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Ontario, Canada
I am a wife, mother and grandma who enjoys the many aspects of homemaking. A variety of interests and hobbies combined with travel keep me active. They reflect the importance of family, friends, home and good food.
Cook ingredients that you are used to cooking by other techniques, such as fish, chicken, or hamburgers. In other words be comfortable with the ingredients you are using.
--Bobby Flay

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Saturday, July 04, 2009

Bulk Beef - On the Hoof

black angus cowsBlack Angus Cows
July 2, 2009

Sadly in today's times of mega supermarkets many people are quite distanced from where their food actually comes from. Some of our friends and family who are elementary school teachers (JK, primary) have told me that many of their students when questioned about food think that their food simply comes from the grocery store rather than farms and orchards. Most people have become accustomed to buying whatever produce and meats they want regardless of the season without considering the distance the food has travelled. The average food travels 1,500 miles from the farmer to your table. This is not eco-friendly at all! Compounding the problem is the recent surge in food contaminated with pathogens like Listeria monocytogenes, E. coli O157:H7 and Salmonella as well as the use of hormones when raising meats. More so now than ever it is important to get to know your food source by purchasing locally within a 100 mile radius of your home. Doing so not only supports local farmers but ensures you a real connection and greater appreciation of food.

I have often mentioned purchasing meat in bulk on the hoof on this blog. This is a term widely used in rural areas but people living in urban areas, purchasing all their meats in handy ready-to-use packages often as what buying on the hoof is. Pictured above is the small herd of Black Angus cattle (5 cows) our friend is raising. Aren't they gorgeous? We have already spoken for two cows that will be ready in spring 2010 so it is bought on the hoof while the cow is still alive. These Black Angus are pasture fed spring to early fall then supplemented with hay and corn in the winter months. They are raised hormone free using excellent animal husbandry skills which very important to us!

We along with three other couples pay for the cow(s) in late winter. The meat is divided equally amongst the couples. The cow is taken to an abattoir for slaughter, hanging and cutting. The cow hangs in a controlled temperature cooler for two weeks before it can be cut. Hanging ages the beef which causes tenderization of the meat through the release of enzymes in the muscles that cause a further breakdown of the connective tissue. The aged meat is then cut to our specifications, packaged and froze ready for the freezer. This spring we had the cow cut front to back then divided into quarters so we ended up with cuts from both the front and hind quarter. We paid $2.35/lb across all cuts for 220 lb of beef which works out to enough beef to serve 1.3 lb per day for 6 full months for our family. We of course do not eat beef daily so this is just to illustrate how long this beef would last.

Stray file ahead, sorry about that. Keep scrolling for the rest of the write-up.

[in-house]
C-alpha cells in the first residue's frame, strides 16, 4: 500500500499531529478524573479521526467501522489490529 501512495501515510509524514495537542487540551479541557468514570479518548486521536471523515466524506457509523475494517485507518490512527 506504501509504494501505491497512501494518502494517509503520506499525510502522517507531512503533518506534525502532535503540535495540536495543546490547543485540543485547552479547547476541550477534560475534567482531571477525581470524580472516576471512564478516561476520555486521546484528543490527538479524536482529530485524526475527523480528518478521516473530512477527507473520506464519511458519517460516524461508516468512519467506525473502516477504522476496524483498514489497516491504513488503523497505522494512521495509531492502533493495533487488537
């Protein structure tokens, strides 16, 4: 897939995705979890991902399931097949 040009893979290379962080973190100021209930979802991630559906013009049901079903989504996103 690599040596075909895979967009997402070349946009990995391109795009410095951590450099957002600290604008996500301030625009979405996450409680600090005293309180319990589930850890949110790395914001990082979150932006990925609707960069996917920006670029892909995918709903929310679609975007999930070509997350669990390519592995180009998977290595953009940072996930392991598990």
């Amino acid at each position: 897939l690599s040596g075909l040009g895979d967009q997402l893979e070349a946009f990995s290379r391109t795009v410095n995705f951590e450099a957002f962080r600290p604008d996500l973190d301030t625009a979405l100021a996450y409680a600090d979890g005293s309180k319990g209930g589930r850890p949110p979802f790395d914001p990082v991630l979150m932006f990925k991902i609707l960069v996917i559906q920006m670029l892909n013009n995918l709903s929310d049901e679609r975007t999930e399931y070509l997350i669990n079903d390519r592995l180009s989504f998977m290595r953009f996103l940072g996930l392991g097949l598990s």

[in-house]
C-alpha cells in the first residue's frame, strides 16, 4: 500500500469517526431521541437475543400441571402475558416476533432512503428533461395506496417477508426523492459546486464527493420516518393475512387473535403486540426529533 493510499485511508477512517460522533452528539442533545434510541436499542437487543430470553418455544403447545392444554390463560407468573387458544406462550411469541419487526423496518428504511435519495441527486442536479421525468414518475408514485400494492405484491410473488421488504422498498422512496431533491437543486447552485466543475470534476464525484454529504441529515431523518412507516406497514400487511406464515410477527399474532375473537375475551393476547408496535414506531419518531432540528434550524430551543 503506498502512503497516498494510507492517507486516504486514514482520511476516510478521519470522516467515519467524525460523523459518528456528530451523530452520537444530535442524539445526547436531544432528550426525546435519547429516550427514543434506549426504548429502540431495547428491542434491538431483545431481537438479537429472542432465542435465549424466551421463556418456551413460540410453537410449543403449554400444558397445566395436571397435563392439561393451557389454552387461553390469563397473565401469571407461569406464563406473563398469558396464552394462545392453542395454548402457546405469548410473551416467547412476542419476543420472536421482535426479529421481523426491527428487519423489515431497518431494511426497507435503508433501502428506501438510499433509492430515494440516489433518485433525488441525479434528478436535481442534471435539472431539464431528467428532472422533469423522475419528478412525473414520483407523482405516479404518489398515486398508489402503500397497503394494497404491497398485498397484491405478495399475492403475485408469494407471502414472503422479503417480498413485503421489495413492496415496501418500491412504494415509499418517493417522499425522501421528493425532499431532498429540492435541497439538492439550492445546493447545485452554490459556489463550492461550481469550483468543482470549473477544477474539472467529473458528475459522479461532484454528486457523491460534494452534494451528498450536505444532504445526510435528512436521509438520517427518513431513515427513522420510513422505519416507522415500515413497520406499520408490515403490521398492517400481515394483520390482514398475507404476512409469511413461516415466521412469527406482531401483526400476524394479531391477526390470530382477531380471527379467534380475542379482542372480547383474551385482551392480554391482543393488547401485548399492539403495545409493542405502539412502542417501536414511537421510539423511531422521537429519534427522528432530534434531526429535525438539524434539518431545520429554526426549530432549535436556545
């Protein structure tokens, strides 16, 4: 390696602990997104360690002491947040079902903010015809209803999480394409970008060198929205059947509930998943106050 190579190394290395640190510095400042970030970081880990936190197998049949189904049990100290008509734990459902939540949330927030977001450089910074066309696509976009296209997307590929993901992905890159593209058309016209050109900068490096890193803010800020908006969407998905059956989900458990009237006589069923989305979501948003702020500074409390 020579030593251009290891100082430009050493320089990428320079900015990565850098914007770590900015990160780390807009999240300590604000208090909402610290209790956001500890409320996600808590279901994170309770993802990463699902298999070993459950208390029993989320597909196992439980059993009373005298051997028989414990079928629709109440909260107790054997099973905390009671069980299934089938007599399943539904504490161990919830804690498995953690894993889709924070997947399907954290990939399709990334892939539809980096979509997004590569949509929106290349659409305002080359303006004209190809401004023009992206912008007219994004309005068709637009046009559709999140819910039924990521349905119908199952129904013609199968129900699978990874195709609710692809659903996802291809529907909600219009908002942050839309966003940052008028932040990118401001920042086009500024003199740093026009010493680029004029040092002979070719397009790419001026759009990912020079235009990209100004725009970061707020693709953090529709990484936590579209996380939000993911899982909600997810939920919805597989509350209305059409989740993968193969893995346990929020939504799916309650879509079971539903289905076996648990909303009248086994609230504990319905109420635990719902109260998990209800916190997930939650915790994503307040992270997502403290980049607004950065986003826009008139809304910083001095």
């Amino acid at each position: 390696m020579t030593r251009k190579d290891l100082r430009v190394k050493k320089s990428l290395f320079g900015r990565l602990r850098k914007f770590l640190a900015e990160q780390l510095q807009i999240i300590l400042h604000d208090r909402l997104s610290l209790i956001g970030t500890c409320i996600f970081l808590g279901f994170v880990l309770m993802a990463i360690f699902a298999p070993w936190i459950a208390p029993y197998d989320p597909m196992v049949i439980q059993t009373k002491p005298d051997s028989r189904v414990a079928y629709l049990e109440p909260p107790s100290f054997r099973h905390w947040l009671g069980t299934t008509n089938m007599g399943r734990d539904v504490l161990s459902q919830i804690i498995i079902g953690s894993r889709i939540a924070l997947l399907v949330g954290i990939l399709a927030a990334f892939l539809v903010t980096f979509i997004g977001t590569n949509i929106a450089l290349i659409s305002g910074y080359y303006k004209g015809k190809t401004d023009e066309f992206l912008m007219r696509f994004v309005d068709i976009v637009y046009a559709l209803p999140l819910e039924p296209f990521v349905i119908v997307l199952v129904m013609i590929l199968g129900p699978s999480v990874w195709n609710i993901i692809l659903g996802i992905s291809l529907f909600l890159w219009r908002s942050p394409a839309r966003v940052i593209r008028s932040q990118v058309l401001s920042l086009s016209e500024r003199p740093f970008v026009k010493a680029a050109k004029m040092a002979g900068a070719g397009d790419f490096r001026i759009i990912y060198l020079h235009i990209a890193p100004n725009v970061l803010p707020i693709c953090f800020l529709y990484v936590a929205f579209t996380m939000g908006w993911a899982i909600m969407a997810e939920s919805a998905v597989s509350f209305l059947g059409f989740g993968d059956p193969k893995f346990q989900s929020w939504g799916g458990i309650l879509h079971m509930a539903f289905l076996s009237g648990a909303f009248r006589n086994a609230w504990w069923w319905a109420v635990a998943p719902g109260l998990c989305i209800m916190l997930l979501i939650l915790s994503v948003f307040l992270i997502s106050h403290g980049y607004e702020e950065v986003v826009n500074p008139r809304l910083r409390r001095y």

5 food lovers commented:

nipsy said...

I miss being able to buy our beef this way. We used to go to the cow auctions from the 4H at the fairs, but the prices just got ridiculous.

Garden Gnome said...

Hi Nipsy, I've missed you on Twitter. I do hope things are going well for you and the kids! We could go to the auctions but have found buying through family and friends we are assured of the quality of the beef. Buying beef this way is always cheaper than in the stores here so it's surprising the prices where you were got that high and a down right shame. I was in 4H as well even though I wasn't a farm kid. It was a good experience!

Charlotte said...

I nominated you for a blogger award. See my blog to accept it.

Garden Gnome said...

Thanks so much Charlotte :)

Garden Gnome said...

Elizabeth affording bulk meat purchase can be rather scary. One easy way to do it is go in with other couples so you don't have as much of a financial outlay. The other way is to glean off the cost from your regular grocery bill and save that for your bulk meat purchases. Once you get into a routine of buying in bulk it becomes rather easy to afford. An easy way to start is just as you are with your bulk purchases then put away the money you normally would have spent on meat while you are using up that meat away. What you are doing is spending the same amount in food dollars except X amount is going towards your beef on the hoof. HTH